Kiyan Prince was a youth team footballer at Queens Park Rangers and talked about as a possible England star. Tragically, he was stabbed to death outside his school aged just 15. Kiyan Prince Foundation (KPF) was set up by Kiyan’s father, Mark Prince, to educate young people about the dangers of knife crime and gang culture.
Despite how clearly huge the problem is today in the UK and the incredible work Mark has been doing over the past 15 years, KPF was still struggling with two major challenges. Firstly, as a small charity, they lack funds and awareness. Secondly, the young people they want to connect with don’t consume traditional media and are very hard to engage through standard advertising techniques.
The UK is currently facing a knife crime epidemic. Barely a week goes by without a story in the news about another young person, often living in an inner-city, having their life taken by a knife.
Urgent action is needed to reach out to this marginalised group. But how?
These are kids that don’t consume traditional media, instead preferring to spend their time on peer-to-peer networks which are hard to insert messages into.
There is, however, one place where they do spend hours every day – the video game, FIFA.
As a team, each of us with our own young children, we wanted to use every bit of our experience and connections to rethink how we could get a massive broadcast message to market without the inherent funds needed. We wanted to drive the sort of awareness that’s normally reserved for the big brands and to get in front of an audience that had previously been untouchable.
From the time we first presented our idea to Mark it was clear that the partnership would not be the same as any we’d had previously. Not only had what we were suggesting never been done before, it was almost outright ridiculous. To the extend where most clients would have laughed in our face.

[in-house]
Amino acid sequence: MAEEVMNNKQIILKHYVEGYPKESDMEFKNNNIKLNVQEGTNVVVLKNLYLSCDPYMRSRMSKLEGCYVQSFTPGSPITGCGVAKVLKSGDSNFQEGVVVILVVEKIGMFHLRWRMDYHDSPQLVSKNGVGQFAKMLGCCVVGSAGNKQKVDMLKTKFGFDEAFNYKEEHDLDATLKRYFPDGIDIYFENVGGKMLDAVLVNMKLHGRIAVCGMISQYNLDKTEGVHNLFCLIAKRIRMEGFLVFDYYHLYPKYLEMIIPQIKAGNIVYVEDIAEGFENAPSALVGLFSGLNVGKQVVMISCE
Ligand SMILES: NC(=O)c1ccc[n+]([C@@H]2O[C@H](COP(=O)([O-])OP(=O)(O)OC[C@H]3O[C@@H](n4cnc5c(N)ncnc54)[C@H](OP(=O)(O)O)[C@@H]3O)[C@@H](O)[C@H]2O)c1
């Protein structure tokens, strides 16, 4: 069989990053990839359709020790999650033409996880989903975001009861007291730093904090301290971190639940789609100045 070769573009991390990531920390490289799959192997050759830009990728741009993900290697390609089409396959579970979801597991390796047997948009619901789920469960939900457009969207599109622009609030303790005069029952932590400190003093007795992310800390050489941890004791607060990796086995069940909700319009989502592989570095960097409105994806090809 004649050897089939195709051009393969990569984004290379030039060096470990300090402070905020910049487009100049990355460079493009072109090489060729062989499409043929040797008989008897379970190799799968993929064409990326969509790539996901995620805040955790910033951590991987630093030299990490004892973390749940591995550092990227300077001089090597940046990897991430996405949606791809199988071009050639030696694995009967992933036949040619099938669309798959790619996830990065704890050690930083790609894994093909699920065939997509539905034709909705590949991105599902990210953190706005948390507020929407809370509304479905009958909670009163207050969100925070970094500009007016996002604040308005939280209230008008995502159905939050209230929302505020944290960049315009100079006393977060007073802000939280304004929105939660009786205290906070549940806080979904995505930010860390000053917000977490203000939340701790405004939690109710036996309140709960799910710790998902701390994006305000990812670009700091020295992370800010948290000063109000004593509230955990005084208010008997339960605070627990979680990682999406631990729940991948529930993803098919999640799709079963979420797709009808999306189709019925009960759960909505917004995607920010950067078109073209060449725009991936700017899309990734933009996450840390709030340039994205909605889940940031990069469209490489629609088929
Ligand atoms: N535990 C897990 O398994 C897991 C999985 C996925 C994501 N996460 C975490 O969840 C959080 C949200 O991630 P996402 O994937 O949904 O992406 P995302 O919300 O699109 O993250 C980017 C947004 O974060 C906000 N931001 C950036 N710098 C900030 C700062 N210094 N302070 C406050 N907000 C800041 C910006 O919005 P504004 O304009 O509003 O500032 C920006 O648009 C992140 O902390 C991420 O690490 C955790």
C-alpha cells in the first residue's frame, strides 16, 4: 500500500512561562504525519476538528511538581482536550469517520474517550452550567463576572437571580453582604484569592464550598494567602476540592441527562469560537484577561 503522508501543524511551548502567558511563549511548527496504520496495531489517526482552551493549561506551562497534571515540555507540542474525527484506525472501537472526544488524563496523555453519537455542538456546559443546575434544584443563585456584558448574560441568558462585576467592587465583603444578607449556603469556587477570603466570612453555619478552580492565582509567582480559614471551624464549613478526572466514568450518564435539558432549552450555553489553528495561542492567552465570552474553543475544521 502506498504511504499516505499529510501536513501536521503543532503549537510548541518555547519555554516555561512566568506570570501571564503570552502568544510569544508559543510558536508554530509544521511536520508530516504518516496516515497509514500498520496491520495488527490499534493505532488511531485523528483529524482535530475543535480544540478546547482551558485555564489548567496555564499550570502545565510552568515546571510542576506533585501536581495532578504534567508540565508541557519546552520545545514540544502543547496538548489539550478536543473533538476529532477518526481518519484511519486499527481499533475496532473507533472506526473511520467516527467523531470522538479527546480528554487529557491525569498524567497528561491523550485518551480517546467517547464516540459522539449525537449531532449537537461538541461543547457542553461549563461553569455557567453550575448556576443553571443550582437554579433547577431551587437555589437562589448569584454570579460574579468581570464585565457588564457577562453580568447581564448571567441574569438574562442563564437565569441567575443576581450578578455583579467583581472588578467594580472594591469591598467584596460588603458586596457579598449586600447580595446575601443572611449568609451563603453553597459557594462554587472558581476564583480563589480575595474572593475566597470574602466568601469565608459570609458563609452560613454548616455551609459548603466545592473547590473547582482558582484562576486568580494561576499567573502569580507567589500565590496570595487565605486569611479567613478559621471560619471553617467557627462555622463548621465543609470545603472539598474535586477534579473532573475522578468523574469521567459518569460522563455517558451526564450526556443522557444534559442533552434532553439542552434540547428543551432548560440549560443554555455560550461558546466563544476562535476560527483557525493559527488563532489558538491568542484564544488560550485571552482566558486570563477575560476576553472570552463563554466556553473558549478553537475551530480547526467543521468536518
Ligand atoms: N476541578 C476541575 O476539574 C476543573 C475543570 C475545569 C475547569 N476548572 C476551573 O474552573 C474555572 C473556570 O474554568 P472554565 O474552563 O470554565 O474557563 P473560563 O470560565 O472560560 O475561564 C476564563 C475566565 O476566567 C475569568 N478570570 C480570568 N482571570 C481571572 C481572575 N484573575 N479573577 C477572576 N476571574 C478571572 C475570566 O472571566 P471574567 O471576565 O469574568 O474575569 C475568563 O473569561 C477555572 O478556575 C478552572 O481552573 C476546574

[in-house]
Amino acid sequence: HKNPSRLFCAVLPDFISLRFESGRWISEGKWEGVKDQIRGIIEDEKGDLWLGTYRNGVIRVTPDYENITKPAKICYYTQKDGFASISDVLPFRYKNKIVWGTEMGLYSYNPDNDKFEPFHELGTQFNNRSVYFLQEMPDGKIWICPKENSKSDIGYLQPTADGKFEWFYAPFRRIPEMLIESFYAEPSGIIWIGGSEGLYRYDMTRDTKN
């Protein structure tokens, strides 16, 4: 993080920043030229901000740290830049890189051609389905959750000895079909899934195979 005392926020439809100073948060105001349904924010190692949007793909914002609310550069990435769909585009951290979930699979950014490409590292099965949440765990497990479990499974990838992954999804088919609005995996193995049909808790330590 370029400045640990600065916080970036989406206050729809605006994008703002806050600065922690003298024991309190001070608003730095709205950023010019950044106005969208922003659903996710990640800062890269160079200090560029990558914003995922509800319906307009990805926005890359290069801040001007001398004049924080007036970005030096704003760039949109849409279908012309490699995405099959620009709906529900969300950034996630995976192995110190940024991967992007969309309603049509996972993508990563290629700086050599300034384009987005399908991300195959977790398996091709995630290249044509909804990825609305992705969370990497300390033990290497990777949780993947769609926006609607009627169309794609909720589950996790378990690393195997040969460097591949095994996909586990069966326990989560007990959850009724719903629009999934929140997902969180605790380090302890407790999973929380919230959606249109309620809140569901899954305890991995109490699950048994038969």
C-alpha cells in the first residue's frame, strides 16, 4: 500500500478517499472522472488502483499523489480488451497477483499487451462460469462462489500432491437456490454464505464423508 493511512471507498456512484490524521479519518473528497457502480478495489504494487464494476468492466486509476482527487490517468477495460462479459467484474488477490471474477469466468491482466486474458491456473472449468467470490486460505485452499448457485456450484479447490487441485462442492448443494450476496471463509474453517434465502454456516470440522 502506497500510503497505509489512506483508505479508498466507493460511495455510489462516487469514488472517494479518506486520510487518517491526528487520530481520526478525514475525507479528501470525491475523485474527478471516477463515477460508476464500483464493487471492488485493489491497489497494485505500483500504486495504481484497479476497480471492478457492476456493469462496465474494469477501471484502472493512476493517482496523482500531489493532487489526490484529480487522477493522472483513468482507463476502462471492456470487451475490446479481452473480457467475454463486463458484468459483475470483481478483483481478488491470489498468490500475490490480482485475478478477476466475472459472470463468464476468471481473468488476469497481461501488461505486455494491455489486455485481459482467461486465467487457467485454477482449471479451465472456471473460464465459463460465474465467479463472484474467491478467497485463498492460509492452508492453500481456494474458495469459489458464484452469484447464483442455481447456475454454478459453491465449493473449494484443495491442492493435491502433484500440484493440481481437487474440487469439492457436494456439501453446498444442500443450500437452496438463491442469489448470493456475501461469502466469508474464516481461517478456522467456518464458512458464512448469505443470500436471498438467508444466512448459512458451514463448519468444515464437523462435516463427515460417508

As John McCarthy said in his tweet, ‘I still can’t believe they managed to pull off the Kiyan Prince campaign… The idea written down looks absolutely bonkers, absolutely a ‘ok now bear with me’ pitch.’
But Mark believed, and so did we. Our mutual belief drove our partnership and gave us the confidence to do what no one had done before.
We agreed from the start that every penny raised would go to the foundation. In general, in the industry, you pay for everything. Even with pro-bono clients. But we knew if we wanted to achieve our goals, our partners had to be in the same mind set as us. Supporting us because they believed it would make a difference.
From JD to Adidas to Framestore to freelance visual artist Chris Scalf, everyone offered their help free of charge.
The inspiration for the campaign came from a realisation that, were Kiyan still alive today he’d be at his absolute peak as a professional footballer. He’d have been a star on the pitch, he’d be on billboards and cereal boxes, in Fifa21 and Match Attax. This thought really brought home the potential that had been lost due to one tragic incident of someone choosing to use a knife.